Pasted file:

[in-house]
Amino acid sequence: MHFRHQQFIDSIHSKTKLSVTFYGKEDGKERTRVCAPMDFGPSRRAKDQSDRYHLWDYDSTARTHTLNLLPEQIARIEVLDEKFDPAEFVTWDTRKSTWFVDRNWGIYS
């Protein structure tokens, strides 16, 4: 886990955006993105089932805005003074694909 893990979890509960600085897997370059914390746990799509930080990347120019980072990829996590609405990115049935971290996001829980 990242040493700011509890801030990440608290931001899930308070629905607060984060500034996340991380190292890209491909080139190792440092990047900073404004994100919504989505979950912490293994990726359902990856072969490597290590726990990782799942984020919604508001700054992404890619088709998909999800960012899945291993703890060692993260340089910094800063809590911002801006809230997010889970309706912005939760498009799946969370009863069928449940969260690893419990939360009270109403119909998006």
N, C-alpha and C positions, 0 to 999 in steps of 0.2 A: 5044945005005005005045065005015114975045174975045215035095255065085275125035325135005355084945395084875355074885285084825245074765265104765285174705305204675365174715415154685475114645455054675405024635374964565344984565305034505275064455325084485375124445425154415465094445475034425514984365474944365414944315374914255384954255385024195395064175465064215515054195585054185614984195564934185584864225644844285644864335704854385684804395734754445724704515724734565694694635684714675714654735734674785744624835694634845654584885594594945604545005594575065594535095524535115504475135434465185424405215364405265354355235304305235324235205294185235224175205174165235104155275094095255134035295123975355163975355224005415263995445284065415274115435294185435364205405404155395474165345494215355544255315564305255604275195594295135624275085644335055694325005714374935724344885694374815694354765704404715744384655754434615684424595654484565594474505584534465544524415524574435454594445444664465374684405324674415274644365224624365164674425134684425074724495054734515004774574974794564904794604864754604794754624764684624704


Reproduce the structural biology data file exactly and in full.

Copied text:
[in-house]
Amino acid sequence: MHFRHQQFIDSIHSKTKLSVTFYGKEDGKERTRVCAPMDFGPSRRAKDQSDRYHLWDYDSTARTHTLNLLPEQIARIEVLDEKFDPAEFVTWDTRKSTWFVDRNWGIYS
């Protein structure tokens, strides 16, 4: 886990955006993105089932805005003074694909 893990979890509960600085897997370059914390746990799509930080990347120019980072990829996590609405990115049935971290996001829980 990242040493700011509890801030990440608290931001899930308070629905607060984060500034996340991380190292890209491909080139190792440092990047900073404004994100919504989505979950912490293994990726359902990856072969490597290590726990990782799942984020919604508001700054992404890619088709998909999800960012899945291993703890060692993260340089910094800063809590911002801006809230997010889970309706912005939760498009799946969370009863069928449940969260690893419990939360009270109403119909998006």
N, C-alpha and C positions, 0 to 999 in steps of 0.2 A: 5044945005005005005045065005015114975045174975045215035095255065085275125035325135005355084945395084875355074885285084825245074765265104765285174705305204675365174715415154685475114645455054675405024635374964565344984565305034505275064455325084485375124445425154415465094445475034425514984365474944365414944315374914255384954255385024195395064175465064215515054195585054185614984195564934185584864225644844285644864335704854385684804395734754445724704515724734565694694635684714675714654735734674785744624835694634845654584885594594945604545005594575065594535095524535115504475135434465185424405215364405265354355235304305235324235205294185235224175205174165235104155275094095255134035295123975355163975355224005415263995445284065415274115435294185435364205405404155395474165345494215355544255315564305255604275195594295135624275085644335055694325005714374935724344885694374815694354765704404715744384655754434615684424595654484565594474505584534465544524415524574435454594445444664465374684405324674415274644365224624365164674425134684425074724495054734515004774574974794564904794604864754604794754624764684624704